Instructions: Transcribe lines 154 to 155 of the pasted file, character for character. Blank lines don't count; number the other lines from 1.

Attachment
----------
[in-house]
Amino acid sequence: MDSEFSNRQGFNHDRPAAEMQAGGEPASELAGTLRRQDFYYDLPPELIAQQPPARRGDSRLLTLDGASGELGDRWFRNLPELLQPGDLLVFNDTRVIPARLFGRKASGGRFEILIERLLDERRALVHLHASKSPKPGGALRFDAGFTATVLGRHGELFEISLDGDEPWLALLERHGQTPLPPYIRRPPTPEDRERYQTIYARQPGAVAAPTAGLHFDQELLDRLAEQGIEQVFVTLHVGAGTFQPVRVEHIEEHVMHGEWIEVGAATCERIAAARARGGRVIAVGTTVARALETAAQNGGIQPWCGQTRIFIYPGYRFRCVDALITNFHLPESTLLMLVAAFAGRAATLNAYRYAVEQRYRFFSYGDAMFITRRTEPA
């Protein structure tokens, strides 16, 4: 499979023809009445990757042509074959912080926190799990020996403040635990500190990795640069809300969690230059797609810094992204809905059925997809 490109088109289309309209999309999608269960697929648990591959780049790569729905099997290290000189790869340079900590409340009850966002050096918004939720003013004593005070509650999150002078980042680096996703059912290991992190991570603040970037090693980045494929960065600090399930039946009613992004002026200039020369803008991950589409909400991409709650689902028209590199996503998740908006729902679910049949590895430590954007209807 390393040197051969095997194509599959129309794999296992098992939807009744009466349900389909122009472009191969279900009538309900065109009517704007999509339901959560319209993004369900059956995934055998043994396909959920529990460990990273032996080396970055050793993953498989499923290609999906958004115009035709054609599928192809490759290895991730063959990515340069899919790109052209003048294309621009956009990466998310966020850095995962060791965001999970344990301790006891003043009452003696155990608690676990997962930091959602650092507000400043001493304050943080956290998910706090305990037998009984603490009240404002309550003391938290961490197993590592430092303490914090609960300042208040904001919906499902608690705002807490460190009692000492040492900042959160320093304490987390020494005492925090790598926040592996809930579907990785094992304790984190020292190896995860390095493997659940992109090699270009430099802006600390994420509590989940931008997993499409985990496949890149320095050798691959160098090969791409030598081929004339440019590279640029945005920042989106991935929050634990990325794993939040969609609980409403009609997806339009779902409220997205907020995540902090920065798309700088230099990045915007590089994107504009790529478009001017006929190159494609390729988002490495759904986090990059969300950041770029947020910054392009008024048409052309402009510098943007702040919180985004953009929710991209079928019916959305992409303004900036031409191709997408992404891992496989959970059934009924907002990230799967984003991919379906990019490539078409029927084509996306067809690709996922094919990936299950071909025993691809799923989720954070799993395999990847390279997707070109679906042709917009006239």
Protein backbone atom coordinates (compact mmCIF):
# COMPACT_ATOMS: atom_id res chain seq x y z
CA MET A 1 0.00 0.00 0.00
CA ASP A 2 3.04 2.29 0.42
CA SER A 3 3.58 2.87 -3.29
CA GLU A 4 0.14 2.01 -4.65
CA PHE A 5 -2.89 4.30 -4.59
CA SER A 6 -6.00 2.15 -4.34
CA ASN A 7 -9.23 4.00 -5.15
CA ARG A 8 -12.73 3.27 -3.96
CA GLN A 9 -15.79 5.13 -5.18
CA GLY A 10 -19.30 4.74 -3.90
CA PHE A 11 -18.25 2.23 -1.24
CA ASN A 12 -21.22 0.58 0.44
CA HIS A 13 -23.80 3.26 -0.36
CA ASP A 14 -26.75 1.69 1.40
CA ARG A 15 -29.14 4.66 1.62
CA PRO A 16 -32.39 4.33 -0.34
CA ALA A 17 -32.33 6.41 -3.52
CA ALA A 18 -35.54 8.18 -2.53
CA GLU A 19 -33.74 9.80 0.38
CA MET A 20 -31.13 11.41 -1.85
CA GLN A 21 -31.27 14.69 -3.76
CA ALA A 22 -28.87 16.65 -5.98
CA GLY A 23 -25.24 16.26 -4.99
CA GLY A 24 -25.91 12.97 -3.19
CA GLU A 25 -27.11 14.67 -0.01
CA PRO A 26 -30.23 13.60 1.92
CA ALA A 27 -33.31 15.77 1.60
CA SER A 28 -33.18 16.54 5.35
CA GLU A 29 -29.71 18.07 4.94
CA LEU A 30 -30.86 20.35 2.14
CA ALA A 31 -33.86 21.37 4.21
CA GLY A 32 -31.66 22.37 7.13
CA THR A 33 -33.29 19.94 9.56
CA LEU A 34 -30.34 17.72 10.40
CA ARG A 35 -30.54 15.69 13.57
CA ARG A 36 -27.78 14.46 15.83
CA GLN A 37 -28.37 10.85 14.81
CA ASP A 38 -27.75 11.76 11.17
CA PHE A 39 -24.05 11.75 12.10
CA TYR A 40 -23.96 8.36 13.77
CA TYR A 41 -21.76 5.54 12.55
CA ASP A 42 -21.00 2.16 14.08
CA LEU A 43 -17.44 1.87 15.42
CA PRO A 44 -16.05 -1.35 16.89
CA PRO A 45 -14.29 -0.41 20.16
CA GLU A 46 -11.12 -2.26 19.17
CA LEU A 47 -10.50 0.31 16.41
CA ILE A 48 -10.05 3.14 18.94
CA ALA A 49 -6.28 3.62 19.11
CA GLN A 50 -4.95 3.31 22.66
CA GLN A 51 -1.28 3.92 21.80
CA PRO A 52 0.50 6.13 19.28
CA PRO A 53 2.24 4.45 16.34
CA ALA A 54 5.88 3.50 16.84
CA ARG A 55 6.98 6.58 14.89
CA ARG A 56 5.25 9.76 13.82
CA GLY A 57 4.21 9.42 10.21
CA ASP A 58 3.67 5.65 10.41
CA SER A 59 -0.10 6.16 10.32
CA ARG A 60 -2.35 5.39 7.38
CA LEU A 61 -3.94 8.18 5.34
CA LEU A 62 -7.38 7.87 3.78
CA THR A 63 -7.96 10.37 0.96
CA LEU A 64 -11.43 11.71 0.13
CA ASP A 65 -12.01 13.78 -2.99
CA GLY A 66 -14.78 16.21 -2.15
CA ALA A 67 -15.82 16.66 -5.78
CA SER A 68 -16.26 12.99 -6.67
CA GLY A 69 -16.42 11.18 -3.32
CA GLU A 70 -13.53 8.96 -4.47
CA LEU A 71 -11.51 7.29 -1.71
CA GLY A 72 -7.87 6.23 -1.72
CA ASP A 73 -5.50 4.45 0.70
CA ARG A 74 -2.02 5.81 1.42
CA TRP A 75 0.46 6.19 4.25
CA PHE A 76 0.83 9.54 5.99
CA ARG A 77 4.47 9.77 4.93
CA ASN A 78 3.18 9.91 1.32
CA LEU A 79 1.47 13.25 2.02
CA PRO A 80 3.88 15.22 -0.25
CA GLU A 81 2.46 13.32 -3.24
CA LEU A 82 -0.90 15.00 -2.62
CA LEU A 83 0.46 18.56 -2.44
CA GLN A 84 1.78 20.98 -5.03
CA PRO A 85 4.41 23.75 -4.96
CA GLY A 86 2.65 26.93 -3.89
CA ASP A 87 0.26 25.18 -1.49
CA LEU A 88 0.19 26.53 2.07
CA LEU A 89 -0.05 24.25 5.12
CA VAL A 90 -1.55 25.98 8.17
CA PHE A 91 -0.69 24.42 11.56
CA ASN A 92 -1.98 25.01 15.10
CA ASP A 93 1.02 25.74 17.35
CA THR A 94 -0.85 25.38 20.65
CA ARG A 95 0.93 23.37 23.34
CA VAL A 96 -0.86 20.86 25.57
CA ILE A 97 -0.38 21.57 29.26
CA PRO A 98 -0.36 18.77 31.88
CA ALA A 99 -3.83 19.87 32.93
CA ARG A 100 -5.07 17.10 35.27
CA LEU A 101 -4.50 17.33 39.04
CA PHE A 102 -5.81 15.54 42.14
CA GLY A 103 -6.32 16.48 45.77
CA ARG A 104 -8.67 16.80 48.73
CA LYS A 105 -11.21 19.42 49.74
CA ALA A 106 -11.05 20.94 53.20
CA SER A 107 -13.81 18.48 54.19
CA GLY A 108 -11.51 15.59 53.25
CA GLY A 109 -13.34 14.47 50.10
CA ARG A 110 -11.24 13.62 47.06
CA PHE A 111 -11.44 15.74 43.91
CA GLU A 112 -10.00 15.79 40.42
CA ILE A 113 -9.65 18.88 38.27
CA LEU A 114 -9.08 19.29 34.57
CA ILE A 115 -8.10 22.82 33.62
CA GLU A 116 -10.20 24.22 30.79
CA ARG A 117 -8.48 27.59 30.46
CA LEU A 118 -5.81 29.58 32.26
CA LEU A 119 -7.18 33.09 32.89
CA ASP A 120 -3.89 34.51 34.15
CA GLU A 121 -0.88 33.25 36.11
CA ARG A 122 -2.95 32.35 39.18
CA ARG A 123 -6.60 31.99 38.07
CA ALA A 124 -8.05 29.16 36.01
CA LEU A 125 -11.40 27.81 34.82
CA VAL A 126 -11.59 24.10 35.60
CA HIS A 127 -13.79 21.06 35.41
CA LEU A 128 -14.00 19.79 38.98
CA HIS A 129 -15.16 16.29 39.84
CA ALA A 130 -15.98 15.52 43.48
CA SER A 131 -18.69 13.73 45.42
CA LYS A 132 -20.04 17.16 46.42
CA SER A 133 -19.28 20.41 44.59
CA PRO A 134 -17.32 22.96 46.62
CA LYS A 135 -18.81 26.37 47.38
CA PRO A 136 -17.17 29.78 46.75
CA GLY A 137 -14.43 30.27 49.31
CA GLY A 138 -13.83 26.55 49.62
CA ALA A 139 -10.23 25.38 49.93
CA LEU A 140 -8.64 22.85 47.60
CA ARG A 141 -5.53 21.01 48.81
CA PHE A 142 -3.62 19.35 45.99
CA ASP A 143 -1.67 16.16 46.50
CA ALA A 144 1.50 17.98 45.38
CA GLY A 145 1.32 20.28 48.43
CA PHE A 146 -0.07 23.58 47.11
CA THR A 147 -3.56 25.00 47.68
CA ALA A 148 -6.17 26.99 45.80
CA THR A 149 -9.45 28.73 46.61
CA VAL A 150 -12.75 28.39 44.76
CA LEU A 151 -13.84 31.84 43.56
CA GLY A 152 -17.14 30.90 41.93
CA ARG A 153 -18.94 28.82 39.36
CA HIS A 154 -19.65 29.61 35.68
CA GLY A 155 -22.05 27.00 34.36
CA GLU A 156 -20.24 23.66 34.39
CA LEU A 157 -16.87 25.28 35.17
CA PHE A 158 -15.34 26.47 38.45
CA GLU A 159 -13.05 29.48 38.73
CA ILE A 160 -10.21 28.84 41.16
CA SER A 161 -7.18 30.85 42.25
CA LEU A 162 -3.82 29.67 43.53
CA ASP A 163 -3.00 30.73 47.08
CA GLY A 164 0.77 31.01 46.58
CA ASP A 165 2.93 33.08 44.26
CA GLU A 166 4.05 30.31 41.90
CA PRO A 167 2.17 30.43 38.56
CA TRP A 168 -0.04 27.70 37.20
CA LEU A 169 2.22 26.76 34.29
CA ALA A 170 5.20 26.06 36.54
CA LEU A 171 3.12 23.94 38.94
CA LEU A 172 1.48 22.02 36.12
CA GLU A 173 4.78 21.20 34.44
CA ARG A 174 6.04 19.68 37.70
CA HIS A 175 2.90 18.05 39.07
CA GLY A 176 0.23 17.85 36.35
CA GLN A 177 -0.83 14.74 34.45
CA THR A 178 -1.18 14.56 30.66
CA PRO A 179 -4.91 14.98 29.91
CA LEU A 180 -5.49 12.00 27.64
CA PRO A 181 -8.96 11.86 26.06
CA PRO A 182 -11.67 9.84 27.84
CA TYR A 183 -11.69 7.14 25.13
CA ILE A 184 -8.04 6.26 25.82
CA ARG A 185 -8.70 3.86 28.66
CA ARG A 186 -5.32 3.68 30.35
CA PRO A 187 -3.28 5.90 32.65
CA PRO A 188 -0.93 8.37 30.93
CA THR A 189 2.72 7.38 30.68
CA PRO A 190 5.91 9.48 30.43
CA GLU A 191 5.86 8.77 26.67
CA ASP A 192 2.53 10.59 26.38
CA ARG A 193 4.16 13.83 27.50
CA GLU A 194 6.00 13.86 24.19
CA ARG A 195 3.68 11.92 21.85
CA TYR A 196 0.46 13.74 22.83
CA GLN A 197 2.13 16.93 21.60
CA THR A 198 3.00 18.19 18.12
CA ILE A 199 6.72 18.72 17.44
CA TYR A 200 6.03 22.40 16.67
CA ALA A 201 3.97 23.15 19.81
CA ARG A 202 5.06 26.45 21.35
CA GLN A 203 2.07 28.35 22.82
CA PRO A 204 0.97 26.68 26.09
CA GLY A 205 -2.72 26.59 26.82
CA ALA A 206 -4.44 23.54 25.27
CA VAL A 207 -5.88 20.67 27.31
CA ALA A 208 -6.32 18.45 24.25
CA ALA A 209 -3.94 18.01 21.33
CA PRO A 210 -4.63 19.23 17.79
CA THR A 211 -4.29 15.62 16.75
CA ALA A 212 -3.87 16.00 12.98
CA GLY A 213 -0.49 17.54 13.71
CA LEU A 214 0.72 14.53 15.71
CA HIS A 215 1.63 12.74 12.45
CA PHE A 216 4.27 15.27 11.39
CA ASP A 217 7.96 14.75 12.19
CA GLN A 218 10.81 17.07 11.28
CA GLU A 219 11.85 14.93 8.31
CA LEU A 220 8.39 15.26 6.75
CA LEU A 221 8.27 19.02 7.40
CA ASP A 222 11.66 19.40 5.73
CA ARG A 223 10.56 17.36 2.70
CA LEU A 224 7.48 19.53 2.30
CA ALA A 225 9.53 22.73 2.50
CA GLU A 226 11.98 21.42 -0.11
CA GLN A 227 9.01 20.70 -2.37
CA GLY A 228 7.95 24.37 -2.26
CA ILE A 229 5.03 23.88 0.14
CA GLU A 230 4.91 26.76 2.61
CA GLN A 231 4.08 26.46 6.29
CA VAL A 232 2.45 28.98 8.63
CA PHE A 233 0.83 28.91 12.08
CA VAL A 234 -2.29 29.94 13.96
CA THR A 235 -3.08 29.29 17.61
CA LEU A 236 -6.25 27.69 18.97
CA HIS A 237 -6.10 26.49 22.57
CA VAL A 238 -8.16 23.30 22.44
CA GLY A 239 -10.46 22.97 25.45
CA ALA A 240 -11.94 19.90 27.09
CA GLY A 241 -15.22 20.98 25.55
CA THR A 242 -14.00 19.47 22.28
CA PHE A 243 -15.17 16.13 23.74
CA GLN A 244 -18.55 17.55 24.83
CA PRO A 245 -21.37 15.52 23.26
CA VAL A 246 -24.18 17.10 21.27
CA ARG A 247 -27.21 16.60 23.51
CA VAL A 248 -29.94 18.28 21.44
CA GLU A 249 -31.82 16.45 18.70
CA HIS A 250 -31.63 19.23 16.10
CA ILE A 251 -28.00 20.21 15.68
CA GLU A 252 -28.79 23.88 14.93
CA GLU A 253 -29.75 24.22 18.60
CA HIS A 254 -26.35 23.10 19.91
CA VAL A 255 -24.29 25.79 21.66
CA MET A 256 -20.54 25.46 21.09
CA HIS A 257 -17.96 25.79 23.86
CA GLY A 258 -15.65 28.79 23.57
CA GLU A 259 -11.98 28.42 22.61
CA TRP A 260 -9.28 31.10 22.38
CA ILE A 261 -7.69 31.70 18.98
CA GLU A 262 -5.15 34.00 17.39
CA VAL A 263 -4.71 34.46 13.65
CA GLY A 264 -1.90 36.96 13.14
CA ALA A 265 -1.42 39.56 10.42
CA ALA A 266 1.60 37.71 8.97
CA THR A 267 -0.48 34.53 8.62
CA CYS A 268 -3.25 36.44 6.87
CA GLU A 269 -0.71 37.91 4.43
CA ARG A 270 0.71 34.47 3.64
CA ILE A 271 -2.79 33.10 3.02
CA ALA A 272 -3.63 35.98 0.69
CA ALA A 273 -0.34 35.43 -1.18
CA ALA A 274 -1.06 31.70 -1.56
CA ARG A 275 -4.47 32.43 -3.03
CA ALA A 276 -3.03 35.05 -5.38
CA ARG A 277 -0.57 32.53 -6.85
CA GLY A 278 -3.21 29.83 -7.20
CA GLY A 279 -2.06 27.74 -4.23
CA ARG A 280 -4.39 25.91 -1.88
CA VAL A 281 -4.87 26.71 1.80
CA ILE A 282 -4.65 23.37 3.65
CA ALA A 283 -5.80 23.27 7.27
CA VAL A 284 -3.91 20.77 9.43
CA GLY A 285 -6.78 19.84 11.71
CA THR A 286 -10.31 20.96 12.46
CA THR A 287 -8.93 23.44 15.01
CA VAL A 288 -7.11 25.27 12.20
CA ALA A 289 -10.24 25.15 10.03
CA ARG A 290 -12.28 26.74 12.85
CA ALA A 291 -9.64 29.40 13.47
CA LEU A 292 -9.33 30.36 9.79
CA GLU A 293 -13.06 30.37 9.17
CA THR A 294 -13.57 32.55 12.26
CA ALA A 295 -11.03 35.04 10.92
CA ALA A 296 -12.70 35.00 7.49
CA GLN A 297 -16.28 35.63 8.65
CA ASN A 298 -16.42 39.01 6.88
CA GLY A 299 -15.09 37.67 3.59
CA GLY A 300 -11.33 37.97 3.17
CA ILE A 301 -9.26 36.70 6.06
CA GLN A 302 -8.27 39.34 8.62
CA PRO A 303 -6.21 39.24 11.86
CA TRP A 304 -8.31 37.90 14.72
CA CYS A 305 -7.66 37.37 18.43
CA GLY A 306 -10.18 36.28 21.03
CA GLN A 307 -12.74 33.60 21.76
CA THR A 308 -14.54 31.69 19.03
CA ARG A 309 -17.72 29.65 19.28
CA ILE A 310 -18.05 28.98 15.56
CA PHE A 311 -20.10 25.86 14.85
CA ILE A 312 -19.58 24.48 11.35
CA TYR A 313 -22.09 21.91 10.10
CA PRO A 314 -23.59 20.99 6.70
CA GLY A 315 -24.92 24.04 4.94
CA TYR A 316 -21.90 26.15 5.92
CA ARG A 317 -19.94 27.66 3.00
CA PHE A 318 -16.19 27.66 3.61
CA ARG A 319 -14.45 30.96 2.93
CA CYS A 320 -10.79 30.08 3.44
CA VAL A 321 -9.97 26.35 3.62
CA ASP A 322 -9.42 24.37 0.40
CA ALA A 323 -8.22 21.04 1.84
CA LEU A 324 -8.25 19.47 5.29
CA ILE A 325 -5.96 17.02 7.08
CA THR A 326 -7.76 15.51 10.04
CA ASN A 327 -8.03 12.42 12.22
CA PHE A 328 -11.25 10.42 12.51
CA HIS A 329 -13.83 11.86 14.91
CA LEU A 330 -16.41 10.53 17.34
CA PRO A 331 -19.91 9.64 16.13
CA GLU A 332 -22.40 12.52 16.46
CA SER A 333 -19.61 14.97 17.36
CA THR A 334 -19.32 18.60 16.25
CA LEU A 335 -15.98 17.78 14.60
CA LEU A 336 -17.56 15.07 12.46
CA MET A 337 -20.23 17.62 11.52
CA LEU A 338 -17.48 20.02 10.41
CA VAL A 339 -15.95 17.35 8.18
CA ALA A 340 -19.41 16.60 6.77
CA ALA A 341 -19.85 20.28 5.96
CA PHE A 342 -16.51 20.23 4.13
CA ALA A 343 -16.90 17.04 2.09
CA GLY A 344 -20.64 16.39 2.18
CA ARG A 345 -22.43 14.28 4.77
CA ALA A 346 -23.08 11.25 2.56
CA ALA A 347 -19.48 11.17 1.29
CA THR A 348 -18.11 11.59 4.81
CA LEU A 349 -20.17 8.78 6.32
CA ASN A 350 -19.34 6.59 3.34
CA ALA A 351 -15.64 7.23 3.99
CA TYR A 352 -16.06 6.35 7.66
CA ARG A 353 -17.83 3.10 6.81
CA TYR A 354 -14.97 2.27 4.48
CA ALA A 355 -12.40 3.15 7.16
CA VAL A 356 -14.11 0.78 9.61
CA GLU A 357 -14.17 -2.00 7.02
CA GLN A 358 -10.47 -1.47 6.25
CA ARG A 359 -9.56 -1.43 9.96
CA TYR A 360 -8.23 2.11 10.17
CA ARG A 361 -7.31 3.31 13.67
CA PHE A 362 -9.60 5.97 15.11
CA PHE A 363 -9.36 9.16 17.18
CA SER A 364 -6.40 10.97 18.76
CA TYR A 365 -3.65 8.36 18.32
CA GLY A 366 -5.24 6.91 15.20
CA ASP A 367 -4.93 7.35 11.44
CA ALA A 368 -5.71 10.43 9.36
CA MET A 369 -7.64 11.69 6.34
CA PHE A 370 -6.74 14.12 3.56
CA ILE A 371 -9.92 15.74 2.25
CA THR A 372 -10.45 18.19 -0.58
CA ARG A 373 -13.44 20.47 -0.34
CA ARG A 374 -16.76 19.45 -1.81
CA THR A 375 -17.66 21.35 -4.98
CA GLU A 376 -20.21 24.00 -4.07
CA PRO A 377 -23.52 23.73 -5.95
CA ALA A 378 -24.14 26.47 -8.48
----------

CA THR A 149 -9.45 28.73 46.61
CA VAL A 150 -12.75 28.39 44.76